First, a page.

The state of school spirit or pride at PWC is best described by Marian Bruce in her history of Prince of Wales College, A Century of Excellence:

the issue of ‘college spirit’ [was] a subject that had tortured  young minds since the 19th century.  There was always somebody grumbling in the student publication that people were failing to cheer for the home team at football and hockey games, failing to show up at assemblies, failing to pull their weight on student council.1

A striking example of this type of “grumbling” was a cartoon printed in a 1959 issue of The College Times depicting a coffin labelled “College Spirit” RIP 1956.”2 It would seem -- from the cartoonist's view, at least -- that the enthusiasm, excitement, and commitment needed to generate school spirit or pride were lacking at good old PWC.

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They would go here ...


 

The story of Prince of Wales College (PWC) dates back to 1804, when Edmund Fanning, the Island’s second Lieutenant-Governor, granted two blocks of his own land to the Crown, as a site “for the purpose of laying the foundation of a College for the education of youth in the learned languages, the arts and sciences, and all the branches of useful and polite literature.” In 1821, a district school called the National School (also known as Kent School and Breading's School) opened. Located on the Kent Street side of the block, the National School operated until the mid-1800s, and closed just before the Normal School was established in 1856. The Normal School, for training teachers, was located in the National School building, which had been renovated and enlarged for that purpose.

Central Academy was built in 1834-35, south of the National School. It was upgraded in 1860, and was renamed Prince of Wales College, in honour of that year's visit of the Prince of Wales, who later became King Edward VII. The College was intended “to impart an Education equal to that to be acquired in any other institution in the provinces,” in order that “the youth of this Island may be sent into the world with a certificate of an educational qualification enabling them to take their place in the various professions and vocations of life with advantage to society and honor and credit to themselves.”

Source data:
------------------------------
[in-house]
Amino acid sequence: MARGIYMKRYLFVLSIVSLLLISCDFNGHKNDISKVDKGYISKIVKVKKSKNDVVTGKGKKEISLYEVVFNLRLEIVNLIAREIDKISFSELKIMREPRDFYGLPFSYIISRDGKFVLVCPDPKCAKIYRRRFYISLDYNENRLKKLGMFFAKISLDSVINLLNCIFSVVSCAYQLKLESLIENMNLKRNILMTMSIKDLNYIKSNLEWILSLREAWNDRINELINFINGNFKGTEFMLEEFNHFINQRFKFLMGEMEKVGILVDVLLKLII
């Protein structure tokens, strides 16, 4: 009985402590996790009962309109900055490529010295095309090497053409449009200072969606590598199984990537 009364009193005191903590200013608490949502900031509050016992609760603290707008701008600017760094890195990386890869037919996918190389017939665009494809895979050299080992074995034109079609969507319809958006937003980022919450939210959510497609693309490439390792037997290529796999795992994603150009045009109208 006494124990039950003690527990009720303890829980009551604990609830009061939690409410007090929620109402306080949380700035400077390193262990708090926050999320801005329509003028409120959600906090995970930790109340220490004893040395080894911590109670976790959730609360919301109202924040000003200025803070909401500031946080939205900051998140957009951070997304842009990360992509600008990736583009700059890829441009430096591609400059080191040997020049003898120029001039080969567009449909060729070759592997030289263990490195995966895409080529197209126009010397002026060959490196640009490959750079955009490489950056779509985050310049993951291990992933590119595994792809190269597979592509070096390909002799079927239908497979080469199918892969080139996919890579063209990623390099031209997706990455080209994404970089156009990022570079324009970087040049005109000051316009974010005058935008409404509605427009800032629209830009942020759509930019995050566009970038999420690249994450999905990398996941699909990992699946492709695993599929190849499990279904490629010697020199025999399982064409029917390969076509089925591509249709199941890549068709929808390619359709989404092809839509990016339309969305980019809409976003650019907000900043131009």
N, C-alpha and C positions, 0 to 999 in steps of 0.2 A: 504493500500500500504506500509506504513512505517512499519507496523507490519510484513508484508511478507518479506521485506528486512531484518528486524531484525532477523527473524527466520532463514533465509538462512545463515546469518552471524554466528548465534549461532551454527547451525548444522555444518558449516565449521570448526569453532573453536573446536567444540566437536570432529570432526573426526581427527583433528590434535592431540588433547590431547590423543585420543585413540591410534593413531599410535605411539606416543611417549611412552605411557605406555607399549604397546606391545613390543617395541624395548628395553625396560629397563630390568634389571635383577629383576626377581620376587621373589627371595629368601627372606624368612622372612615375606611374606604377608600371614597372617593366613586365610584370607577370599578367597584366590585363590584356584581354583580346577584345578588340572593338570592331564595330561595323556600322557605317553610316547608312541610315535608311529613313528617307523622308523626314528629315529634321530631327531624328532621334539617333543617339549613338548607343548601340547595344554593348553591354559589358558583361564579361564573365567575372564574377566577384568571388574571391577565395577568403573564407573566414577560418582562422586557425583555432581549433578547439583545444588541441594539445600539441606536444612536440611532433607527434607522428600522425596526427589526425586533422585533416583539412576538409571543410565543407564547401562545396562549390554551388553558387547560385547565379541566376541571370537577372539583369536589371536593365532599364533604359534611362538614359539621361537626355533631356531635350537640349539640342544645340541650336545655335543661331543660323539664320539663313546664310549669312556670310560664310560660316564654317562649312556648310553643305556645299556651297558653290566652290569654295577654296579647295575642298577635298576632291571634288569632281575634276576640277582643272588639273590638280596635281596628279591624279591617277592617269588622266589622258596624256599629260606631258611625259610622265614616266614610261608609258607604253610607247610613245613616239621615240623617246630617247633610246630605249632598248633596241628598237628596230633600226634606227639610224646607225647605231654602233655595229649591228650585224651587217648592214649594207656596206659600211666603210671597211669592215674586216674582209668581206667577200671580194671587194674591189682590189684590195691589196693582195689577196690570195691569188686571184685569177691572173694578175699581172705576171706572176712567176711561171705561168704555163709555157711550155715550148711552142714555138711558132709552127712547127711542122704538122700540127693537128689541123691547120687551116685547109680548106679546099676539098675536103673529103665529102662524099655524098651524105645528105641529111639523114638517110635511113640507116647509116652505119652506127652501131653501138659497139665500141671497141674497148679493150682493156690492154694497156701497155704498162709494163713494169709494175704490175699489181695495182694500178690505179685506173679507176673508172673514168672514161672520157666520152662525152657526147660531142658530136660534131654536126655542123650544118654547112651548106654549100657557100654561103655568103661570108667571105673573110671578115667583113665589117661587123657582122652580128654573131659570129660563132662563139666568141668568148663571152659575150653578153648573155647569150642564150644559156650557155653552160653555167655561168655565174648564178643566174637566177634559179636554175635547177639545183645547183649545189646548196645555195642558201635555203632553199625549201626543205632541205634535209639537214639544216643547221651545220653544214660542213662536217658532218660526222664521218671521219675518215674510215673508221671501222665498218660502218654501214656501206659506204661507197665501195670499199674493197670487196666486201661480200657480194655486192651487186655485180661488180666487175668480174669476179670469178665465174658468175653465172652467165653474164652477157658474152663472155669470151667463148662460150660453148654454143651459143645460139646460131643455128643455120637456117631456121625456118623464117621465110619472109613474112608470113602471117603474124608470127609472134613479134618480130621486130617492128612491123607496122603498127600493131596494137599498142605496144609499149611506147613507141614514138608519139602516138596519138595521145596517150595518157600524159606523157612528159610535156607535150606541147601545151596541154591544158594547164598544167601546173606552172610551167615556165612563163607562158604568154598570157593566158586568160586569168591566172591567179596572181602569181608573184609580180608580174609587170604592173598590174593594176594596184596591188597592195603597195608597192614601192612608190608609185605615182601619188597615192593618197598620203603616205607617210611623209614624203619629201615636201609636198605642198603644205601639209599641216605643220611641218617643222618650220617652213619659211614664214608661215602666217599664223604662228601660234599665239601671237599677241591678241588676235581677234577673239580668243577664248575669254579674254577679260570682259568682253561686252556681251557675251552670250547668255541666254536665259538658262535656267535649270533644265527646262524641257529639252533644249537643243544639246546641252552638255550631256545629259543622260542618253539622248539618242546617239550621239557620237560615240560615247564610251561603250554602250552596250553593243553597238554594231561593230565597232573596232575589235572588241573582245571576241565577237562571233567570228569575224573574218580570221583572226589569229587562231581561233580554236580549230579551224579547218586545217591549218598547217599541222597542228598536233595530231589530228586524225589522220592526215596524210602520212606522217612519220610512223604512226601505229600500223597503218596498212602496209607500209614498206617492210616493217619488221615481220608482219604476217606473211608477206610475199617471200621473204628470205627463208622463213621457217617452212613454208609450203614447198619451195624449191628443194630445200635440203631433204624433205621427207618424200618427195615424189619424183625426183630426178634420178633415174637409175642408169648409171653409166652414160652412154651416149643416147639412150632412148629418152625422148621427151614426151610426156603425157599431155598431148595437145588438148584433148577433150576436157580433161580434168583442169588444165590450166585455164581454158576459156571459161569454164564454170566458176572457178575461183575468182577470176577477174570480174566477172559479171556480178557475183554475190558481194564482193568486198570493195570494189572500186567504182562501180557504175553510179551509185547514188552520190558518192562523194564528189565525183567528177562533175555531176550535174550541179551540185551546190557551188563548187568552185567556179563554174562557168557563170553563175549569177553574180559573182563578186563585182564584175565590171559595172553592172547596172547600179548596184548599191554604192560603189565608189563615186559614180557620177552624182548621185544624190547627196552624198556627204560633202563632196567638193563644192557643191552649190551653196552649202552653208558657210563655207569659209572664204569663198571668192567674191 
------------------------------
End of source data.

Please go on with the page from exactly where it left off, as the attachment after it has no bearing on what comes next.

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RESPECTING THE STANDARDS OF THE PAST; BUILDING A LEGACY FOR THE FUTURE

H. Wade MacLauchlan's address to the PWC Reunion 2003

 

Good afternoon everyone.

 

My name is Wade MacLauchlan, and I have the privilege to serve as President of the University of Prince Edward Island.

 

I am delighted to welcome you this afternoon, for the culminating event of your PWC Grand Reunion 2003.  This wonderful student centre has become the new crossroads of our university. Today, it serves as a gathering point for the traditions, heritage and affinities that attach to Prince of Wales College, and that underpin a proud history of higher education on Prince Edward Island.

 

I congratulate the organizers of this Grand Reunion, and all of you as participants, for such a splendid turnout.

 

500 people enjoying the good humour, the sense of purpose, and the genuine friendship that mark this Grand Reunion is an achievement truly to be treasured and celebrated.

 

I am sure I speak for everyone in admiring the efforts of the...